[8] ‘We propose that those with limited knowledge in a domain suffer a dual burden: Not only do they reach mistaken conclusions and make regrettable errors, but their incompetence robs them of the ability to recognize it.’, p. 1132;. it is far more likely that an unqualified non-professional will be wrong in a given field of specialization, than a qualified professional whose competency has been recognized formally by their equally qualified peers

    [9] ‘Second, the bungled robbery attempt of McArthur Wheeler not withstanding, some tasks and settings preclude people from receiving self-correcting information that would reveal the suboptimal nature of their decisions (Einhorn, 1982).’, ibid., p. 1131; by keeping themselves predominantly in the intellectual company of those who agree with them, individuals experiencing the Dunning-Kruger effect place themselves in a setting which typically prevents their errors being exposed, instead keeping them in a kind of intellectual echo chamber in which their views are reinforced by being repeated back to them with approval by those unqualified to assess them competently.

    [10] ‘One reason is that people seldom receive negative feedback about their skills and abilities from others in everyday life (Blumberg, 1972; Darley & Fazio, 1980; Goffman, 1955; Matlin & Stang, 1978; Tesser & Rosen, 1975)’, ibid., p. 1131; avoidance of scrutiny by professionals enhances this effect, keeping the unqualified away from those who are best able to expose their errors, and preserving their self-delusion that they are correct.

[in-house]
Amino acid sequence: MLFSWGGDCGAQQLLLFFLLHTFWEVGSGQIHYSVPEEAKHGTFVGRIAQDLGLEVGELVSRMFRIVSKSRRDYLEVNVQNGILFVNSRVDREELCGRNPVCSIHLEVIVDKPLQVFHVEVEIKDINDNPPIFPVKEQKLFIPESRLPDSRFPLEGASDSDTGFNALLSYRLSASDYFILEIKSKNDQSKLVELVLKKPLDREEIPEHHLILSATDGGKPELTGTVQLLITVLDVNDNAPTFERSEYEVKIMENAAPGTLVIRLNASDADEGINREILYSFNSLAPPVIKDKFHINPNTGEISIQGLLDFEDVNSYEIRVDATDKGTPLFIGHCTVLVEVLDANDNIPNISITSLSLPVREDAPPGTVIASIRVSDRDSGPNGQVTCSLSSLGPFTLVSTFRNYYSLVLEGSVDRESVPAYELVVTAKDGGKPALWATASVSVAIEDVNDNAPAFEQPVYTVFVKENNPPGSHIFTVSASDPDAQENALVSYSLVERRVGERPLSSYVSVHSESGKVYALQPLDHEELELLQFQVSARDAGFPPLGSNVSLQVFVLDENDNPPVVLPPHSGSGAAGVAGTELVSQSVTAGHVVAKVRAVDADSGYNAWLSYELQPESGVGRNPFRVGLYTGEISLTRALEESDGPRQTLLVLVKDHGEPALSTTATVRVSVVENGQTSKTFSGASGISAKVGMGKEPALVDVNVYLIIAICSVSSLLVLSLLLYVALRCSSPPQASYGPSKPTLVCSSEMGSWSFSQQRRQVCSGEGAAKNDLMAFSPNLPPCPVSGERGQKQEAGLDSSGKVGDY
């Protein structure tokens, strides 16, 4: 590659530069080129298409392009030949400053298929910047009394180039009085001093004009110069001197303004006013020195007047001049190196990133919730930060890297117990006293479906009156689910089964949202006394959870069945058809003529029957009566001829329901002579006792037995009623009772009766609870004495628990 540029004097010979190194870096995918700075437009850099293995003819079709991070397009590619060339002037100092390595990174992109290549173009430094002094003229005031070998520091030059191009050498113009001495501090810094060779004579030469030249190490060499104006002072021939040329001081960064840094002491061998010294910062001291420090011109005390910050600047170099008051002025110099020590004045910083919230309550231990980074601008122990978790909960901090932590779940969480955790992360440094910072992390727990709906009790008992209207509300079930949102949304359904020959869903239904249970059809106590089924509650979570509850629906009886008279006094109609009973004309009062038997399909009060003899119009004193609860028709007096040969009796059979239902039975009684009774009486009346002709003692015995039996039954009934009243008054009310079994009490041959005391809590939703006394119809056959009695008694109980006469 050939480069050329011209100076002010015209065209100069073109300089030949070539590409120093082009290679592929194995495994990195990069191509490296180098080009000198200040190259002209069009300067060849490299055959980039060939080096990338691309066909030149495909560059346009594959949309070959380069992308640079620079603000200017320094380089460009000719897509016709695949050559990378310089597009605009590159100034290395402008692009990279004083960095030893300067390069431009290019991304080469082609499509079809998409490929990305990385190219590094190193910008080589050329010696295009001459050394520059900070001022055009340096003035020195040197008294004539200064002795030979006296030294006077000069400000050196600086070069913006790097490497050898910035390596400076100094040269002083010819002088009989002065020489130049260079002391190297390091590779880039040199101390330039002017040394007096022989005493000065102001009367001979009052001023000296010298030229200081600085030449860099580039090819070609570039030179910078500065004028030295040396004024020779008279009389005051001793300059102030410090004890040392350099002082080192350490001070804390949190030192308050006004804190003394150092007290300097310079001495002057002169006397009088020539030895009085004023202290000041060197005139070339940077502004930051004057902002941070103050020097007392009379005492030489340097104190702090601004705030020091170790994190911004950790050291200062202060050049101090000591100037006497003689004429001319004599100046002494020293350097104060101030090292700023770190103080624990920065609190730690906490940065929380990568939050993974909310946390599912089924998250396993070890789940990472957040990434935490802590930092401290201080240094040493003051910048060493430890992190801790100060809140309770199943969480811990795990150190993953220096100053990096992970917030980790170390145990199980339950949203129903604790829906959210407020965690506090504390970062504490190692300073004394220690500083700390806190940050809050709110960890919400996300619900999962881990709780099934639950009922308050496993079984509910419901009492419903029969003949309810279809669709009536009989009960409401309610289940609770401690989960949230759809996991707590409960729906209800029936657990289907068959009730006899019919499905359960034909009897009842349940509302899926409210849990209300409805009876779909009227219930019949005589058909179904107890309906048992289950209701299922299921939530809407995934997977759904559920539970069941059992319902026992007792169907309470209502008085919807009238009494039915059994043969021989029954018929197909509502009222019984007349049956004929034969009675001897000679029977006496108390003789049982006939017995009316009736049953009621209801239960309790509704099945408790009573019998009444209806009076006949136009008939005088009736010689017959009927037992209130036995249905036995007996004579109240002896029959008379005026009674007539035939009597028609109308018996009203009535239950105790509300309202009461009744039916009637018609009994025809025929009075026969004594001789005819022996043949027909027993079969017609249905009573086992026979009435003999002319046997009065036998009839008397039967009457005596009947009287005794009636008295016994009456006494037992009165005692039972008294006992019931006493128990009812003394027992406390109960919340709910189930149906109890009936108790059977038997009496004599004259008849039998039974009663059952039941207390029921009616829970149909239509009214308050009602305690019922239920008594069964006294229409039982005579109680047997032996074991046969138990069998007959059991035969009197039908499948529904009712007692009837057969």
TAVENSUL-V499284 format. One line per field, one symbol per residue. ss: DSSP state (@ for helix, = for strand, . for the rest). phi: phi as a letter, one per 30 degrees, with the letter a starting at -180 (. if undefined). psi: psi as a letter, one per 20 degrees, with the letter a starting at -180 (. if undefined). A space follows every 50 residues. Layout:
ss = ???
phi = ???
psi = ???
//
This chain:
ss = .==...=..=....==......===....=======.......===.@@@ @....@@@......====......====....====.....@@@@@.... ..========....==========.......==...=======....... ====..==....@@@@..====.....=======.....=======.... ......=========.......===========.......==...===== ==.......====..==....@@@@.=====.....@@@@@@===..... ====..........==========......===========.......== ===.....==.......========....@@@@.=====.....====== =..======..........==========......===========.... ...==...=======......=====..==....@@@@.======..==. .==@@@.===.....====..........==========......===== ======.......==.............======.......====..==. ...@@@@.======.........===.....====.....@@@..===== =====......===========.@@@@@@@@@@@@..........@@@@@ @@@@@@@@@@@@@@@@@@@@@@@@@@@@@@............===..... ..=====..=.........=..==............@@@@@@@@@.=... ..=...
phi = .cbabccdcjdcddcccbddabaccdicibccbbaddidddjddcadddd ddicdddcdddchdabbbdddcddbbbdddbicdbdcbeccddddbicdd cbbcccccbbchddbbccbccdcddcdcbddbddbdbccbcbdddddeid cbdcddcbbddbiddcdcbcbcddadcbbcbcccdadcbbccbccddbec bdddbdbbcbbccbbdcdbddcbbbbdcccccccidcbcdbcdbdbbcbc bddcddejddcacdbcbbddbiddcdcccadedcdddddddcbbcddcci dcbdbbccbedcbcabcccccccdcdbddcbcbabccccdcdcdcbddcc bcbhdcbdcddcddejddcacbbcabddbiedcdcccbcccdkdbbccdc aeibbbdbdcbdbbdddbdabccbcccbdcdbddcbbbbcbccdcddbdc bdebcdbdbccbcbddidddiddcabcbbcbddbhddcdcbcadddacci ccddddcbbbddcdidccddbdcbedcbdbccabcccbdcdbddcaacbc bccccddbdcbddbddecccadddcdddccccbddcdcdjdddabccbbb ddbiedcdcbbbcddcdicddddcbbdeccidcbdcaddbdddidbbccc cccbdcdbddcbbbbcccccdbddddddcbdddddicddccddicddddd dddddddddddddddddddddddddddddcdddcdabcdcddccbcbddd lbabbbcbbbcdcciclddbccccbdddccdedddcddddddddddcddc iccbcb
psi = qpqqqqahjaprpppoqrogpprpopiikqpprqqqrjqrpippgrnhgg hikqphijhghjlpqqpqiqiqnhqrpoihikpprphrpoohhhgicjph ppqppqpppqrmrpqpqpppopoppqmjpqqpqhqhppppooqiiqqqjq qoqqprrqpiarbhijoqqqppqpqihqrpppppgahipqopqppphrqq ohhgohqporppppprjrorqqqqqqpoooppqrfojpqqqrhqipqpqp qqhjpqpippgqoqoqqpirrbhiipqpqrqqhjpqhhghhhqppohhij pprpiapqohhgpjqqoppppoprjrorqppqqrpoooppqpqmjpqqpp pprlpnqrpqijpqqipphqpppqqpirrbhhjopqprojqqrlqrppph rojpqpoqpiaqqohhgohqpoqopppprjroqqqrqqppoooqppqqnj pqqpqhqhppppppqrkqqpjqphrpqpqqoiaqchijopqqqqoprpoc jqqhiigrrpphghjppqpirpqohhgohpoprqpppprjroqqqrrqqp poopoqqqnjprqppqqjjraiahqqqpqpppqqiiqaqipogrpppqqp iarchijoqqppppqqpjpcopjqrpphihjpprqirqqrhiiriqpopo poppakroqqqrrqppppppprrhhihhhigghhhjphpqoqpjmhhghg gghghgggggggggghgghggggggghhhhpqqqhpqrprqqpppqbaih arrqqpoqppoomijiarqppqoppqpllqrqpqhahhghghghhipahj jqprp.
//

[11] This is a self-delusional identification since neither Copernicus nor Galileo were ‘gifted amateurs’ opposing a body of professionals (both men were professionals, holding formal teaching positions), and Galileo in particular knew that the subject should be decided by professionals astronomers, placing no value whatsoever on the opinions of the unqualified; writing against the papal edict silencing publications on heliocentrism in the preface of his ‘Dialogue’ (1632), Galileo scorned the unqualified amateur: ‘Complaints were to be heard that advisors who were totally unskilled in astronomical observations ought not to clip the wings of reflective intellects by means of rash prohibitions.’, Galileo, quoted in Næss, ‘Galileo Galilei: When the Earth Stood Still’, p. 131 (2005).